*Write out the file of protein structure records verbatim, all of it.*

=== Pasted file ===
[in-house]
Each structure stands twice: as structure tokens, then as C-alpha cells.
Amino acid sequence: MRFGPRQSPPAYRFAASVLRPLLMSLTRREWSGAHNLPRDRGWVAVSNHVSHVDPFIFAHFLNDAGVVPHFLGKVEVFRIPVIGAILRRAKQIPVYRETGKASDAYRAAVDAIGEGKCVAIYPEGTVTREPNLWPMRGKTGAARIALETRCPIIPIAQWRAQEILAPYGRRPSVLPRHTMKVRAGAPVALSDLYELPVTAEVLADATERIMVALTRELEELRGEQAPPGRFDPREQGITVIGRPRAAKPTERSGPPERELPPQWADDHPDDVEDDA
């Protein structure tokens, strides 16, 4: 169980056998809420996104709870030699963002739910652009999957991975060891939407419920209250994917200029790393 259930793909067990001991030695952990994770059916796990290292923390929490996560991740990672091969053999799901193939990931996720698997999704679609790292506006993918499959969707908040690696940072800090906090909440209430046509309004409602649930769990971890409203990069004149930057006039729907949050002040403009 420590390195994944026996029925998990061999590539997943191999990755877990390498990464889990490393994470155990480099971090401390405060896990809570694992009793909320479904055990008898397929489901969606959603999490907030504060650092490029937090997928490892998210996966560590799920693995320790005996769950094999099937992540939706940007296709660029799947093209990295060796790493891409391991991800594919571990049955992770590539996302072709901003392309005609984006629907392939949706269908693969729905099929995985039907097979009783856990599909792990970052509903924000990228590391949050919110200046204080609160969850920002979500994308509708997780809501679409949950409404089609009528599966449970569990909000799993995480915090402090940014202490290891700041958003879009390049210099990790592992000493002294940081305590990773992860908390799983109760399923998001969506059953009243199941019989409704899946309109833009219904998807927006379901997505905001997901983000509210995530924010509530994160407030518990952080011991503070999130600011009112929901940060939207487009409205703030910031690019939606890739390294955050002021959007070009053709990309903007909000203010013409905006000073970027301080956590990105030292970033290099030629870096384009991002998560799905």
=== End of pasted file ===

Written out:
[in-house]
Each structure stands twice: as structure tokens, then as C-alpha cells.
Amino acid sequence: MRFGPRQSPPAYRFAASVLRPLLMSLTRREWSGAHNLPRDRGWVAVSNHVSHVDPFIFAHFLNDAGVVPHFLGKVEVFRIPVIGAILRRAKQIPVYRETGKASDAYRAAVDAIGEGKCVAIYPEGTVTREPNLWPMRGKTGAARIALETRCPIIPIAQWRAQEILAPYGRRPSVLPRHTMKVRAGAPVALSDLYELPVTAEVLADATERIMVALTRELEELRGEQAPPGRFDPREQGITVIGRPRAAKPTERSGPPERELPPQWADDHPDDVEDDA
């Protein structure tokens, strides 16, 4: 169980056998809420996104709870030699963002739910652009999957991975060891939407419920209250994917200029790393 259930793909067990001991030695952990994770059916796990290292923390929490996560991740990672091969053999799901193939990931996720698997999704679609790292506006993918499959969707908040690696940072800090906090909440209430046509309004409602649930769990971890409203990069004149930057006039729907949050002040403009 420590390195994944026996029925998990061999590539997943191999990755877990390498990464889990490393994470155990480099971090401390405060896990809570694992009793909320479904055990008898397929489901969606959603999490907030504060650092490029937090997928490892998210996966560590799920693995320790005996769950094999099937992540939706940007296709660029799947093209990295060796790493891409391991991800594919571990049955992770590539996302072709901003392309005609984006629907392939949706269908693969729905099929995985039907097979009783856990599909792990970052509903924000990228590391949050919110200046204080609160969850920002979500994308509708997780809501679409949950409404089609009528599966449970569990909000799993995480915090402090940014202490290891700041958003879009390049210099990790592992000493002294940081305590990773992860908390799983109760399923998001969506059953009243199941019989409704899946309109833009219904998807927006379901997505905001997901983000509210995530924010509530994160407030518990952080011991503070999130600011009112929901940060939207487009409205703030910031690019939606890739390294955050002021959007070009053709990309903007909000203010013409905006000073970027301080956590990105030292970033290099030629870096384009991002998560799905």